Featured Research

from universities, journals, and other organizations

Signatures Of The First Stars

Date:
April 17, 2005
Source:
Swedish Research Council
Summary:
A primitive star with extremely low iron content has been discovered by an international research team from Sweden, Japan, Germany, USA, Australia and Great Britain. This indicates the original composition of the gas from which the star formed had low iron content. The results are published in Nature online this week.

A primitive star with extremely low iron content has been discovered by an international research team from Sweden, Japan, Germany, USA, Australia and Great Britain. This indicates the original composition of the gas from which the star formed had low iron content. The results are published in Nature online this week.

In 2001, the giant star HE0107-5240 was discovered among a large number of stars examined as part of the Hamburg/ESO* survey. Detailed studies revealed that the star had by far the lowest iron content ever recorded - 200 000 times lower than the Sun. Previously, only stars with iron contents up to 10 000 times lower than the solar value were known. Recently, a second star was discovered with similar iron content, designated HE1327-2326.

-- These two stars are the most chemically primitive stars known, and therefore provide information on the nature of the first objects that formed in the Universe after the Big Bang, Paul Barklem from Uppsala university, Sweden, says.

Notably, HE1327-2326 is not a giant but a dwarf or sub-giant star, meaning that it is comparatively unevolved. The abundance of some chemical elements in evolved giant stars may have been altered by processes occurring during the star's evolution; however, in an unevolved dwarf or sub-giant star we expect that the chemical composition is close to the original composition of the gas from which the star formed.

Analysis of the spectra for both stars, obtained with the world's largest telescopes, allows the chemical composition of each star to be determined. The stars' chemical abundances show similarities, such as large abundances of carbon and nitrogen, which suggest that these two stars may have formed in a similar way. The detailed interpretation of the chemical signatures of these two stars, and similar stars for which we continue to search, should help us to understand exactly how the first generations of stars were formed, and which elements were produced when they ended their lives in supernova explosions.

###

* ESO = European Southern Observatory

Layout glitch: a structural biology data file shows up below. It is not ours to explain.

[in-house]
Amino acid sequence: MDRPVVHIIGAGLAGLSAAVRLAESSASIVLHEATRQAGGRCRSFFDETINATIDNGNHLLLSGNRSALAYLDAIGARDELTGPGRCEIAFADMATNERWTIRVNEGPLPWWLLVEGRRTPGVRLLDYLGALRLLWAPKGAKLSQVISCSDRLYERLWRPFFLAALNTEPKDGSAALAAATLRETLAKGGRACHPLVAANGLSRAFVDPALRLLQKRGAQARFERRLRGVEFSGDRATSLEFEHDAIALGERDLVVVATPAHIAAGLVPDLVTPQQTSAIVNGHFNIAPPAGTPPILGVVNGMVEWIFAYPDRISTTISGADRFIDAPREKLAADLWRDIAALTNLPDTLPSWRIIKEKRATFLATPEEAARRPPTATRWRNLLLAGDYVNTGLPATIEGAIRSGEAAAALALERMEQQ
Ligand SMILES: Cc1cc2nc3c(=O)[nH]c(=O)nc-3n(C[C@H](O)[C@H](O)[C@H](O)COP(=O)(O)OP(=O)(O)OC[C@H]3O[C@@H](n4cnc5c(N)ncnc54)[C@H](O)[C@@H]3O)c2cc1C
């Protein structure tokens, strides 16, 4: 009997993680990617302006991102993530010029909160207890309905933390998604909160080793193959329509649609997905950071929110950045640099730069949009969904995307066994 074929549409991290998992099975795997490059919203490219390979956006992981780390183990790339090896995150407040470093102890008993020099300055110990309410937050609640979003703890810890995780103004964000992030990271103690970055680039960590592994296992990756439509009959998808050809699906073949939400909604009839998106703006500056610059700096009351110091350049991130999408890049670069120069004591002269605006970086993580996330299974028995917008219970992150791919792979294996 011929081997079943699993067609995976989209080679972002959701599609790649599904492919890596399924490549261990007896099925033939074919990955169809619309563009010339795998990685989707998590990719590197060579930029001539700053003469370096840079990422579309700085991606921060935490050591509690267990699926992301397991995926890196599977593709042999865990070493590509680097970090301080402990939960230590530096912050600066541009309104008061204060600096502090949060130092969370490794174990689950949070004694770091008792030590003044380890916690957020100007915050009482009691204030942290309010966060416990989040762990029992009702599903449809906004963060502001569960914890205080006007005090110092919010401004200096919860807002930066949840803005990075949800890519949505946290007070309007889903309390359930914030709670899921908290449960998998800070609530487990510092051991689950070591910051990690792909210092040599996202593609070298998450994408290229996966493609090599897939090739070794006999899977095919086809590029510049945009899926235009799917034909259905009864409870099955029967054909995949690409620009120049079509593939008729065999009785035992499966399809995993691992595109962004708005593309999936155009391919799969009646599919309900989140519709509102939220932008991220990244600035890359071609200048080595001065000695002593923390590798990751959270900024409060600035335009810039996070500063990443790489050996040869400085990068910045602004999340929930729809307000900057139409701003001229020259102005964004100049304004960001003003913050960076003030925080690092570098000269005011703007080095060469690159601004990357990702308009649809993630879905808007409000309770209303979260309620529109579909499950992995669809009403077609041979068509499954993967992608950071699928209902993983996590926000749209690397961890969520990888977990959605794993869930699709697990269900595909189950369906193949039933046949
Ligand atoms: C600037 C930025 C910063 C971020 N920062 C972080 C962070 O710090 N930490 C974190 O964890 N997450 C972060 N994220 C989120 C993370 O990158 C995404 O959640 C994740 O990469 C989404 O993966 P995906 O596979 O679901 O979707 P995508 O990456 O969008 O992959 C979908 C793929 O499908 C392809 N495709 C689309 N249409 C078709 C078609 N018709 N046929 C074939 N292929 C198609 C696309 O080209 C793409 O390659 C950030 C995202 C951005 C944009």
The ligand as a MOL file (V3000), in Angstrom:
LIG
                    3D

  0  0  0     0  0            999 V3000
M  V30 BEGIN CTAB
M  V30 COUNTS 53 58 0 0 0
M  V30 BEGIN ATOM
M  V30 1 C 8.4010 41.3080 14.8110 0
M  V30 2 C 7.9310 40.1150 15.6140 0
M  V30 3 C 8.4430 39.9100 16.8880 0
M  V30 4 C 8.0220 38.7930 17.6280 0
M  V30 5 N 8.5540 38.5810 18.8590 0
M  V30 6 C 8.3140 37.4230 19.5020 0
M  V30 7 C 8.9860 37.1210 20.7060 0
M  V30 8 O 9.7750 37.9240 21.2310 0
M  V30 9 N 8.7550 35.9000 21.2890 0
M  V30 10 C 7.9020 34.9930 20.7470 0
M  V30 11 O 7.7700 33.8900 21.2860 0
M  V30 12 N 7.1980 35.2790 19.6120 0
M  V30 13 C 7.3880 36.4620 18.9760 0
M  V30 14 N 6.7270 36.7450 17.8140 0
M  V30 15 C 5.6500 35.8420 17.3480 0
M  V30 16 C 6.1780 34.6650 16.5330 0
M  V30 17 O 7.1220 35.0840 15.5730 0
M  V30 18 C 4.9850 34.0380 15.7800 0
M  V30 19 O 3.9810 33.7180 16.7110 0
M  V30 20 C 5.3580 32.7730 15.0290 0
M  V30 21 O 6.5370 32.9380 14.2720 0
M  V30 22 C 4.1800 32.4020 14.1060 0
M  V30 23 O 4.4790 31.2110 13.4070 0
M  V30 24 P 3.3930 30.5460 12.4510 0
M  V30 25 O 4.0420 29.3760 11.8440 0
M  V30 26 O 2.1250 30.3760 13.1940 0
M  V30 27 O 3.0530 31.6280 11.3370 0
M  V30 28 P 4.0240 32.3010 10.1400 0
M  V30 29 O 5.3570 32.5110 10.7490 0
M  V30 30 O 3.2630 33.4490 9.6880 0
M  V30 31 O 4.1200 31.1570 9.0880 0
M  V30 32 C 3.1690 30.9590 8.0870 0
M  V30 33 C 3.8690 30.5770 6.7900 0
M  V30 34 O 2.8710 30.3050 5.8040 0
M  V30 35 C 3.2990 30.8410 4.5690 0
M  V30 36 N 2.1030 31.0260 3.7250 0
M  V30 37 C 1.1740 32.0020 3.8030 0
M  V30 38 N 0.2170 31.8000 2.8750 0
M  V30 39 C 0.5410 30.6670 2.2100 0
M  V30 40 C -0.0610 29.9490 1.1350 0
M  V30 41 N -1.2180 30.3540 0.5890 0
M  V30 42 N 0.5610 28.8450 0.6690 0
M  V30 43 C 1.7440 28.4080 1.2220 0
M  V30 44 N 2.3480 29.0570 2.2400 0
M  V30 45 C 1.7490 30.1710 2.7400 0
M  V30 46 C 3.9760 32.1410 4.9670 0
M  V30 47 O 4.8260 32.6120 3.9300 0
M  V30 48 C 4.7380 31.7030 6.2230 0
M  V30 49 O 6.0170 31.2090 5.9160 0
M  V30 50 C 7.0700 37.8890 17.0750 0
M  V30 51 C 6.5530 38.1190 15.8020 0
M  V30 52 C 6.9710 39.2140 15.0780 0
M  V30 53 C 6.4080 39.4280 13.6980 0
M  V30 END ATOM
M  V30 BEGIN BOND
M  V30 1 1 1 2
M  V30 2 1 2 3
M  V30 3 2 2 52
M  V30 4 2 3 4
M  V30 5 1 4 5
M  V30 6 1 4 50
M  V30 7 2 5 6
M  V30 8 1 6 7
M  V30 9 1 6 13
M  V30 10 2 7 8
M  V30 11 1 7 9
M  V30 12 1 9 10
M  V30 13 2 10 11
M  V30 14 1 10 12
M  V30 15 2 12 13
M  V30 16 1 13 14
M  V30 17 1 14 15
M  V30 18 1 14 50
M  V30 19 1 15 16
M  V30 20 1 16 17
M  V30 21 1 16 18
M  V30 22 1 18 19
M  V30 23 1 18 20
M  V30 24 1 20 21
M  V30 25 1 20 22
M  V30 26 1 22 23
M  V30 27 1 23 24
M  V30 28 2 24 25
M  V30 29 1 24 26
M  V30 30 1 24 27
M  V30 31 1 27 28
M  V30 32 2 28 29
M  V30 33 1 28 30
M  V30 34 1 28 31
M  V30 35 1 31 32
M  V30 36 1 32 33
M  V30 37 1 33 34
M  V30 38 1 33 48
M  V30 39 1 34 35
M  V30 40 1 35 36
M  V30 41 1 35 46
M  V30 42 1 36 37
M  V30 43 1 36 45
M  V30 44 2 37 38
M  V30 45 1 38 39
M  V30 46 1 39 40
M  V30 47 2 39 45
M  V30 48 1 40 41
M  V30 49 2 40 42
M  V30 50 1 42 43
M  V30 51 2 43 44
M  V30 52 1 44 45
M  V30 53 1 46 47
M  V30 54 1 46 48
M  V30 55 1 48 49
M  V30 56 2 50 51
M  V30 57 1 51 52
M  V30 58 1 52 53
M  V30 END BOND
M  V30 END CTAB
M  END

Reference link:
http://www.astro.uu.se/~barklem


Story Source:

The above story is based on materials provided by Swedish Research Council. Note: Materials may be edited for content and length.


Cite This Page:

Swedish Research Council. "Signatures Of The First Stars." ScienceDaily. ScienceDaily, 17 April 2005. <www.sciencedaily.com/releases/2005/04/050417162354.htm>.
Swedish Research Council. (2005, April 17). Signatures Of The First Stars. ScienceDaily. Retrieved April 18, 2014 from www.sciencedaily.com/releases/2005/04/050417162354.htm
Swedish Research Council. "Signatures Of The First Stars." ScienceDaily. www.sciencedaily.com/releases/2005/04/050417162354.htm (accessed April 18, 2014).

Share This



More Space & Time News

Friday, April 18, 2014

Featured Research

from universities, journals, and other organizations


Featured Videos

from AP, Reuters, AFP, and other news services

New Baby Moon 'Peggy' Spotted In Saturn's Rings

New Baby Moon 'Peggy' Spotted In Saturn's Rings

Newsy (Apr. 15, 2014) A bump in the rings could be a half-mile-wide miniature moon. It was found by accident in Cassini probe images. Video provided by Newsy
Powered by NewsLook.com
Americas Glimpse Total Lunar Eclipse

Americas Glimpse Total Lunar Eclipse

AFP (Apr. 15, 2014) A total lunar eclipse, the first since December 2011, took place early Tuesday morning with the Americas getting the best glimpse. Duration: 1:19 Video provided by AFP
Powered by NewsLook.com
NASA Showcases Lunar Eclipse

NASA Showcases Lunar Eclipse

AP (Apr. 15, 2014) Star gazers in parts of North and South America got a rare treat early Tuesday morning - a total eclipse of the moon. (April 15) Video provided by AP
Powered by NewsLook.com
Spacecrafts Could Use Urine As Fuel Source

Spacecrafts Could Use Urine As Fuel Source

Newsy (Apr. 15, 2014) New research says the urea from urine could be recycled for fuel. Urea is filtered out of wastewater when making drinking water. Video provided by Newsy
Powered by NewsLook.com

Search ScienceDaily

Number of stories in archives: 140,361

Find with keyword(s):
Enter a keyword or phrase to search ScienceDaily for related topics and research stories.

Save/Print:
Share:

Breaking News:
from the past week

In Other News

... from NewsDaily.com

Science News

Health News

Environment News

Technology News



Save/Print:
Share:

Free Subscriptions


Get the latest science news with ScienceDaily's free email newsletters, updated daily and weekly. Or view hourly updated newsfeeds in your RSS reader:

Get Social & Mobile


Keep up to date with the latest news from ScienceDaily via social networks and mobile apps:

Have Feedback?


Tell us what you think of ScienceDaily -- we welcome both positive and negative comments. Have any problems using the site? Questions?
Mobile: iPhone Android Web
Follow: Facebook Twitter Google+
Subscribe: RSS Feeds Email Newsletters
Latest Headlines Health & Medicine Mind & Brain Space & Time Matter & Energy Computers & Math Plants & Animals Earth & Climate Fossils & Ruins